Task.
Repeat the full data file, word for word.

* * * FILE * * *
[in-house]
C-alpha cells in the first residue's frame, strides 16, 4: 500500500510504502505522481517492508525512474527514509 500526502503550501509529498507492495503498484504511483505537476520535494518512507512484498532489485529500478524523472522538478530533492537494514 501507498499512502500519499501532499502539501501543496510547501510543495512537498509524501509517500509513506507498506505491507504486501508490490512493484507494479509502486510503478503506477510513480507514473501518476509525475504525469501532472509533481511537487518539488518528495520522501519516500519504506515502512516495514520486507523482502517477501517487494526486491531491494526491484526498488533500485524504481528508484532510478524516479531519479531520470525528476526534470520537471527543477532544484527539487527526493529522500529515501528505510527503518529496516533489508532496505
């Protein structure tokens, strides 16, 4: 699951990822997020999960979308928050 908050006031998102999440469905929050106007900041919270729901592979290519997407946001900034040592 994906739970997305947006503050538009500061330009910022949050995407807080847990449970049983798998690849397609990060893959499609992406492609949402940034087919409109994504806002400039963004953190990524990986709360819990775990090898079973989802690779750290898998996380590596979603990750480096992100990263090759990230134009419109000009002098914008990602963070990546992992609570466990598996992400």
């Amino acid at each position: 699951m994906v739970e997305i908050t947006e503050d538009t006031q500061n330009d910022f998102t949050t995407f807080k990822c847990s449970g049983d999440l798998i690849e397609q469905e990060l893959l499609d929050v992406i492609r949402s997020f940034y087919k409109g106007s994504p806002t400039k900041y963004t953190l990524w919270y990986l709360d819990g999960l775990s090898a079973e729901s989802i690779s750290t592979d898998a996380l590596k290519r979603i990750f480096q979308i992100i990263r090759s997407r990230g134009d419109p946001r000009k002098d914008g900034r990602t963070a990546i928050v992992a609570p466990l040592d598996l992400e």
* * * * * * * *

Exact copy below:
[in-house]
C-alpha cells in the first residue's frame, strides 16, 4: 500500500510504502505522481517492508525512474527514509 500526502503550501509529498507492495503498484504511483505537476520535494518512507512484498532489485529500478524523472522538478530533492537494514 501507498499512502500519499501532499502539501501543496510547501510543495512537498509524501509517500509513506507498506505491507504486501508490490512493484507494479509502486510503478503506477510513480507514473501518476509525475504525469501532472509533481511537487518539488518528495520522501519516500519504506515502512516495514520486507523482502517477501517487494526486491531491494526491484526498488533500485524504481528508484532510478524516479531519479531520470525528476526534470520537471527543477532544484527539487527526493529522500529515501528505510527503518529496516533489508532496505
């Protein structure tokens, strides 16, 4: 699951990822997020999960979308928050 908050006031998102999440469905929050106007900041919270729901592979290519997407946001900034040592 994906739970997305947006503050538009500061330009910022949050995407807080847990449970049983798998690849397609990060893959499609992406492609949402940034087919409109994504806002400039963004953190990524990986709360819990775990090898079973989802690779750290898998996380590596979603990750480096992100990263090759990230134009419109000009002098914008990602963070990546992992609570466990598996992400």
């Amino acid at each position: 699951m994906v739970e997305i908050t947006e503050d538009t006031q500061n330009d910022f998102t949050t995407f807080k990822c847990s449970g049983d999440l798998i690849e397609q469905e990060l893959l499609d929050v992406i492609r949402s997020f940034y087919k409109g106007s994504p806002t400039k900041y963004t953190l990524w919270y990986l709360d819990g999960l775990s090898a079973e729901s989802i690779s750290t592979d898998a996380l590596k290519r979603i990750f480096q979308i992100i990263r090759s997407r990230g134009d419109p946001r000009k002098d914008g900034r990602t963070a990546i928050v992992a609570p466990l040592d598996l992400e």